Once data is available to everyone, the next step is to analyze the root cause. For instance, if inpatient admission volumes are down significantly in a current month compared to the same month in the previous year, the conclusion might be, “We think it went down because there were fewer flu cases this year compared to last year.” That may be true, but speculation can be risky. Do a deep data dive and take the guesswork out of the equation. What were the primary diagnoses of the admitted patients for each time period? Were there any abnormal physician trends? How do observation days this month compare? Understanding the trends and their causes is the key to creating actionable solutions.
Regular reviews of key financial indicators can identify operational best practices, support strategic planning efforts, enhance understanding and create accountability. These reviews can confirm or redirect efforts aimed at sustainability. The most critical element of the entire process is answering “why.” Only then can the team develop solutions to improve operating margins and avoid financial distress.
Learn more about CHC's Financial Improvement services.
By Cindy Matthews, Executive VP, CHC.
“Strategic planning” usually isn’t the issue. According to the Harvard Business Review, it’s how the process is developed and managed to support ongoing decision making. Here are some guidelines to restructure and facilitate the strategic planning process to make it more effective and relevant to your hospital’s daily operations.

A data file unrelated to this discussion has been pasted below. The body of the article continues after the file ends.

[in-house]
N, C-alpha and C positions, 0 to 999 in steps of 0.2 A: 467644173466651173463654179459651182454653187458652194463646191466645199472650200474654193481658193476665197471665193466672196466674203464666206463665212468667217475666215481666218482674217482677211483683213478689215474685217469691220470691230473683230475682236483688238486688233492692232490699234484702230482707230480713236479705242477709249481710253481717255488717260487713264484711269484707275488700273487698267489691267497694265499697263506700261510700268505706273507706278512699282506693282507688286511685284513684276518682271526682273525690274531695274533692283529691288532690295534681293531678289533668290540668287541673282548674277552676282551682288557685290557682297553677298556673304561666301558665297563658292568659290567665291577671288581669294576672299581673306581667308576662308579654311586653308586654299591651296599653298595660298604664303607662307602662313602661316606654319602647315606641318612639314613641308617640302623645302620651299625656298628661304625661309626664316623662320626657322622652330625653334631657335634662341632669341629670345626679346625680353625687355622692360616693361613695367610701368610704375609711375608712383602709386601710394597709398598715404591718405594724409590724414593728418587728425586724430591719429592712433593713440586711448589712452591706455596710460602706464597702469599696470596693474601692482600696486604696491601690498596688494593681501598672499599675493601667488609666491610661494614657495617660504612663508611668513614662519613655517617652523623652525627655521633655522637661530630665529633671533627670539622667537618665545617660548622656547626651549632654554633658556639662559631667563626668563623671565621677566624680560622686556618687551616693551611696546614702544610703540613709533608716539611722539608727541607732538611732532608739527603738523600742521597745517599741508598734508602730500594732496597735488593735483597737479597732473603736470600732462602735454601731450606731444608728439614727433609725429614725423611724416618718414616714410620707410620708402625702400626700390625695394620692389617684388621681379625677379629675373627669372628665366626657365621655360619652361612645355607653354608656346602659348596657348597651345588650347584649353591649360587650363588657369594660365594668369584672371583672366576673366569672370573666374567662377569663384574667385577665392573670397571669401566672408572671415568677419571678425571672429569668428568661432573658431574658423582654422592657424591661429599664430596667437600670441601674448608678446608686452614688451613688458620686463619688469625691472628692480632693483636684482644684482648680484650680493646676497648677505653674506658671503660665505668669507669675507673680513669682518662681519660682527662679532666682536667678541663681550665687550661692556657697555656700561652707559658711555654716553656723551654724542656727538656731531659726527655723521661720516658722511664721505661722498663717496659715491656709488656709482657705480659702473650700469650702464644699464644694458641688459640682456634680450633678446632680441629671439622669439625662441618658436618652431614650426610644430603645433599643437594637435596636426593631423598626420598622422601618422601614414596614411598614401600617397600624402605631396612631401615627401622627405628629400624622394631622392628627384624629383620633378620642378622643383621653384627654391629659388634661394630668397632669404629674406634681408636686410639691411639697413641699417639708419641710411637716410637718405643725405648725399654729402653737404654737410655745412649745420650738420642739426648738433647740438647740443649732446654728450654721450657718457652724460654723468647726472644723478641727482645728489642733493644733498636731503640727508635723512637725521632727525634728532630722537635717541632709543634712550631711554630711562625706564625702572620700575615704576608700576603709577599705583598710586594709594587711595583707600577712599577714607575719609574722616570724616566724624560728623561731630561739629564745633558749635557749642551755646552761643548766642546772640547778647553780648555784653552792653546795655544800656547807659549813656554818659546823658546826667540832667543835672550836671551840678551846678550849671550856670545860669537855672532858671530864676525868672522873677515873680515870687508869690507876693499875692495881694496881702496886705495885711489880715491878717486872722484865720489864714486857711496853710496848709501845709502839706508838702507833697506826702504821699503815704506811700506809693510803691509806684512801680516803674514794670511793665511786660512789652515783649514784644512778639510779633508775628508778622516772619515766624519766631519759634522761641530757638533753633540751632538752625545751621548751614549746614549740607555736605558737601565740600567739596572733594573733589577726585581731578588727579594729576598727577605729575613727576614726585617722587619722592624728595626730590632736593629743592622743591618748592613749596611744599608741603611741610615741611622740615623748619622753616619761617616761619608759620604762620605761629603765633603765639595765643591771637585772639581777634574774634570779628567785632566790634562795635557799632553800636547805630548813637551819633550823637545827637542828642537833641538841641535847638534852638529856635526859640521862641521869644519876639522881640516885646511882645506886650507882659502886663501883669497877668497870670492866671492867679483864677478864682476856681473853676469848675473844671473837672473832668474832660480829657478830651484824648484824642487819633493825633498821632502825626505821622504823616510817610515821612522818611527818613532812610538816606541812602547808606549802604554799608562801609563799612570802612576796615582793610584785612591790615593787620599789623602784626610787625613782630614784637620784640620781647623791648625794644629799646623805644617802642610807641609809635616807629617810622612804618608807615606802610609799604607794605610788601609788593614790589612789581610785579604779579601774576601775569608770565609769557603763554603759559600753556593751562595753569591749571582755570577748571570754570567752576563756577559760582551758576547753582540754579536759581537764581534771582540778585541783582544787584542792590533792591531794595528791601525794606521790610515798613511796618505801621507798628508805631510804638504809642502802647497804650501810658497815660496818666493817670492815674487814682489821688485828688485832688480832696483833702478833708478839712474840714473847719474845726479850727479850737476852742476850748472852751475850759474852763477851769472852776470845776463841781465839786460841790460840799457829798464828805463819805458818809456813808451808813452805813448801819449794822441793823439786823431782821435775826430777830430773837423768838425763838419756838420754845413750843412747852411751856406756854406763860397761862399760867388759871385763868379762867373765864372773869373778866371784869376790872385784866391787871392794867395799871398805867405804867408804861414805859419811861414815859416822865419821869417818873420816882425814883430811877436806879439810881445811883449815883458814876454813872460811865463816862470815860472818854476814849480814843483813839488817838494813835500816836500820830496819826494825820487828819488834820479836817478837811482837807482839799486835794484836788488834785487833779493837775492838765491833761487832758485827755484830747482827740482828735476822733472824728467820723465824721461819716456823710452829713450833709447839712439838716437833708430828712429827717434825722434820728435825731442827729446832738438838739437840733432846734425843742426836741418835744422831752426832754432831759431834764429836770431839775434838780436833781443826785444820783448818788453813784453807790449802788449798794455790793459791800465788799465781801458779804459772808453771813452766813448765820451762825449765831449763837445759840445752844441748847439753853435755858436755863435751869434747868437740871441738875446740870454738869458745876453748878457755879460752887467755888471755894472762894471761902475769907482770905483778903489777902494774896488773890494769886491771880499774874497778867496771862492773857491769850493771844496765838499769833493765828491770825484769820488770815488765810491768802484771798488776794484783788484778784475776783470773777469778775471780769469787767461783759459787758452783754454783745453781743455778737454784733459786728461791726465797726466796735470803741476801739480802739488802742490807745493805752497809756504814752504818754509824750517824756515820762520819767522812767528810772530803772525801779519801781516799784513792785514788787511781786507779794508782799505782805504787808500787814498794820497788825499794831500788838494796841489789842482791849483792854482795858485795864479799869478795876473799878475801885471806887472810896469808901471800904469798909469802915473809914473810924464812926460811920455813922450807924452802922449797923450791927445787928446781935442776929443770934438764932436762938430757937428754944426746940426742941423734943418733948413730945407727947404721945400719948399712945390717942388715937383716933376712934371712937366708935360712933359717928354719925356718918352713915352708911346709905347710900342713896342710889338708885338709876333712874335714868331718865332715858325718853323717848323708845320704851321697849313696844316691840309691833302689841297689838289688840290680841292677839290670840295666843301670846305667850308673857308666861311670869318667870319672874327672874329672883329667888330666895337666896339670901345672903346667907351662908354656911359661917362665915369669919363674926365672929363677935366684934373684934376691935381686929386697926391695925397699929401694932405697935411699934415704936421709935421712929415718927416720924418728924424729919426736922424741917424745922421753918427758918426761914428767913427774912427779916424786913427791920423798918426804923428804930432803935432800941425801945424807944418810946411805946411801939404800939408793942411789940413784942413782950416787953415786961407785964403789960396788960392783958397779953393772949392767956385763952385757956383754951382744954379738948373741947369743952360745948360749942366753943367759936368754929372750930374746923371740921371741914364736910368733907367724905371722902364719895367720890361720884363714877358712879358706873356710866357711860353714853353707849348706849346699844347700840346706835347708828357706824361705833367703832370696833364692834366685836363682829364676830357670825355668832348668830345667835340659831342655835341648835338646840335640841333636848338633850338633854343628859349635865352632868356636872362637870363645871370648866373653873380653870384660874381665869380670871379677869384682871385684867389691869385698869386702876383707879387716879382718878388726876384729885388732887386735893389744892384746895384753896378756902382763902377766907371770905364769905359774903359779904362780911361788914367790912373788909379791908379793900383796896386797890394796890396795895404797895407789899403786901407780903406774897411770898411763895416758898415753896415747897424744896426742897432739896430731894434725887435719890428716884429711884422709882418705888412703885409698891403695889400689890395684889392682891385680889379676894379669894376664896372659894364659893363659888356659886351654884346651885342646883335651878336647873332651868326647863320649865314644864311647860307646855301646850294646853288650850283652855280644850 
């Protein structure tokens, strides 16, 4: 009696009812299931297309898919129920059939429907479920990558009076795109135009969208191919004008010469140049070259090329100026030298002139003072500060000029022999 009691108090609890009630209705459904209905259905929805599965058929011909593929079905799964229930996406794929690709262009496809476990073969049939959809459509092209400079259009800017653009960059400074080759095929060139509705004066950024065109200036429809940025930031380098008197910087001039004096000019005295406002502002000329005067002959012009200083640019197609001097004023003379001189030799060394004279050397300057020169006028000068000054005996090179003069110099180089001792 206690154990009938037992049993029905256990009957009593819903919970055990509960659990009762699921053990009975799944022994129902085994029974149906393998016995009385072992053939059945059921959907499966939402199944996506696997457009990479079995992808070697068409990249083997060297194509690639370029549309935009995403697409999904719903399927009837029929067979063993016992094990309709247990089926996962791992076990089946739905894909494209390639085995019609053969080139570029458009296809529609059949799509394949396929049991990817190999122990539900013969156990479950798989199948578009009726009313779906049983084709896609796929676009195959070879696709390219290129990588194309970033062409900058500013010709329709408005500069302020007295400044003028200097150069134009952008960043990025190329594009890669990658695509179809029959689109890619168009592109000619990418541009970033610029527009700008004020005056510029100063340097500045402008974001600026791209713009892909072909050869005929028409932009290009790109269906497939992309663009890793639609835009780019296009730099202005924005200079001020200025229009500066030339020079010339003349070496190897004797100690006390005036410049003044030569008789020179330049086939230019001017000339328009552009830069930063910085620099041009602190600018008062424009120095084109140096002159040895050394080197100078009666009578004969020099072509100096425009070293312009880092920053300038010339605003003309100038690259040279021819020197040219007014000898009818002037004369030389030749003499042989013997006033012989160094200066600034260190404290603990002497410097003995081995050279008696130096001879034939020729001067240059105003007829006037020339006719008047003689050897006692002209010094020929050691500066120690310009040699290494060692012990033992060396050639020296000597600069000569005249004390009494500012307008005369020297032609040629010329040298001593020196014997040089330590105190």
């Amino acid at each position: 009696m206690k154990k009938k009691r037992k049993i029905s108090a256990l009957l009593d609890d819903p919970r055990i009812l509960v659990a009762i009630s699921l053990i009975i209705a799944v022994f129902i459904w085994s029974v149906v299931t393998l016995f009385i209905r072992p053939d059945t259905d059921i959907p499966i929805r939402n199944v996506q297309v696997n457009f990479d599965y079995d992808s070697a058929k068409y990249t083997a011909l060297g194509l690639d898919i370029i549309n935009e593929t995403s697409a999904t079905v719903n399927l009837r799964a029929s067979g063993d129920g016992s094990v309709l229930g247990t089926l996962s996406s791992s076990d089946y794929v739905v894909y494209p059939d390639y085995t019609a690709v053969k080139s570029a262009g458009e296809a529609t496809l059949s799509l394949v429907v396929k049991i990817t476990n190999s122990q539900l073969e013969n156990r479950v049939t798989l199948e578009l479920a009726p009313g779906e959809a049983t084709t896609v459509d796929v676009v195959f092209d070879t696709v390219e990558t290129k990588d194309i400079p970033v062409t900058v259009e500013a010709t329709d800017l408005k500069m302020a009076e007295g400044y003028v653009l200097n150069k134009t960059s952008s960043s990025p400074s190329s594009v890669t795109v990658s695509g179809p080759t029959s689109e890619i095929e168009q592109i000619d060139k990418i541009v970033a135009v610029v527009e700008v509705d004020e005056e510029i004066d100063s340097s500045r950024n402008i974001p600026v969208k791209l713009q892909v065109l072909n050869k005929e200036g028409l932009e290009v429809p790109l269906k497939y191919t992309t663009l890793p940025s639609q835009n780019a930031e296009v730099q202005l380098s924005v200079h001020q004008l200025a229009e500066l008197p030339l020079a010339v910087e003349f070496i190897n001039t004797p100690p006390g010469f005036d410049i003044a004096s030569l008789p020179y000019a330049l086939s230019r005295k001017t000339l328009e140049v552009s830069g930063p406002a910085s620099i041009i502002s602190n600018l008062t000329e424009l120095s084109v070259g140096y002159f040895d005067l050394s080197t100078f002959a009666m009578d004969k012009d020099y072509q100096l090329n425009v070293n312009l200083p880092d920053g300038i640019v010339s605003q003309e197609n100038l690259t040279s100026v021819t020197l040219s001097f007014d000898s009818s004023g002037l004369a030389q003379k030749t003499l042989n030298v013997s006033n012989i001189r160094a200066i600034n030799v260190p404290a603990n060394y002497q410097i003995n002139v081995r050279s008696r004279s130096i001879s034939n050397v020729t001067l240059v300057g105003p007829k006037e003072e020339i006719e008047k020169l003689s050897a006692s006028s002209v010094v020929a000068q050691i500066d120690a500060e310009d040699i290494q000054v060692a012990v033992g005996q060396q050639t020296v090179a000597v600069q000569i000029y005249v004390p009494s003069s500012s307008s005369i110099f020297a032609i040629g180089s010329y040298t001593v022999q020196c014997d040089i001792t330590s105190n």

(1) Assemble key stakeholders to create a clear vision for the future. The first step is to bring everyone to the table to discuss how the hospital can move forward effectively —board members, medical staff and hospital leadership. Explore your desired future state, asking questions such as “Where do we want to be, what’s helping or hindering us from moving forward, and how can we get there?” Talk about the hospital’s strengths and weaknesses too, internal and external. And don’t forget education as a component of the conversation. Share information on the hospital’s service area and patient demographics, market share, the Affordable Care Act and how it may be impacting patient volumes, and more. This visioning process is integral to effective planning.
(2) Identify strategies to support attainment of the vision. How will you achieve your desired outcome? Outline key operational, physician, employee, financial, technological and growth strategies for the next three years to help turn vision into reality.
(3) Develop action plans for implementation. Now that strategies are defined, the next step is to identify key tactics and measurements for each initiative. Be sure to document plans with timelines and accountability. Engage departments and staff in the strategy execution process. A disciplined approach helps everyone be accountable. A related note: make strategy development continuous, spreading strategy reviews throughout the year to focus on a single issue at a time. Don’t limit reviews to a two- or three-month time period.
(4) Align business planning with strategic planning processes. Business-unit focused plans related to service line growth, physician alignment, operational efficiency, clinical quality and patient engagement/satisfaction must be consistent with the organization’s strategic objectives. Leaders should work closely with hospital managers to ensure department and service line business plans and budgets align with hospital strategic planning efforts.
When we’re caught up in day-to-day operations, planning can become an afterthought or an exercise in futility. Reconfigure the process to clarify a shared vision, advance stakeholder collaboration, define responsibility and improve decision making.
Learn more about CHC Strategy and Vision Planning services.
CHC | 7800 N. Dallas Parkway, Suite 200, Plano, TX 75024 | 972.943.6400Copyright © 2017 Community Hospital Corporation